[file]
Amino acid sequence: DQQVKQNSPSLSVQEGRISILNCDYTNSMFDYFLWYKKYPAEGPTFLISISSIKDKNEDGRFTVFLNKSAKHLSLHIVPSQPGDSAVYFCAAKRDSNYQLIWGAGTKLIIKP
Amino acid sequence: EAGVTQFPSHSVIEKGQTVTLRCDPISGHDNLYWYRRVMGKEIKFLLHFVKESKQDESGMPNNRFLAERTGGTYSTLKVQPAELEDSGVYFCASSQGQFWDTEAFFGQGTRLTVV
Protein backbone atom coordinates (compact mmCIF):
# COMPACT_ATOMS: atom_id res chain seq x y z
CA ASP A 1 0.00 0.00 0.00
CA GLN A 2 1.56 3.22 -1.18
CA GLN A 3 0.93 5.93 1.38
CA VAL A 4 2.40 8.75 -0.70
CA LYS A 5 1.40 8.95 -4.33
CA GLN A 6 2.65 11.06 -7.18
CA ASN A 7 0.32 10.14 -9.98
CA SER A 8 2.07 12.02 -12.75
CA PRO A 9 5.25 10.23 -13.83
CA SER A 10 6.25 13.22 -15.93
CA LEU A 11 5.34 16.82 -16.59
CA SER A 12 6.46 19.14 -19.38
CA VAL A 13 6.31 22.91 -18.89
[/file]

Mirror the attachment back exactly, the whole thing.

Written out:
Amino acid sequence: DQQVKQNSPSLSVQEGRISILNCDYTNSMFDYFLWYKKYPAEGPTFLISISSIKDKNEDGRFTVFLNKSAKHLSLHIVPSQPGDSAVYFCAAKRDSNYQLIWGAGTKLIIKP
Amino acid sequence: EAGVTQFPSHSVIEKGQTVTLRCDPISGHDNLYWYRRVMGKEIKFLLHFVKESKQDESGMPNNRFLAERTGGTYSTLKVQPAELEDSGVYFCASSQGQFWDTEAFFGQGTRLTVV
Protein backbone atom coordinates (compact mmCIF):
# COMPACT_ATOMS: atom_id res chain seq x y z
CA ASP A 1 0.00 0.00 0.00
CA GLN A 2 1.56 3.22 -1.18
CA GLN A 3 0.93 5.93 1.38
CA VAL A 4 2.40 8.75 -0.70
CA LYS A 5 1.40 8.95 -4.33
CA GLN A 6 2.65 11.06 -7.18
CA ASN A 7 0.32 10.14 -9.98
CA SER A 8 2.07 12.02 -12.75
CA PRO A 9 5.25 10.23 -13.83
CA SER A 10 6.25 13.22 -15.93
CA LEU A 11 5.34 16.82 -16.59
CA SER A 12 6.46 19.14 -19.38
CA VAL A 13 6.31 22.91 -18.89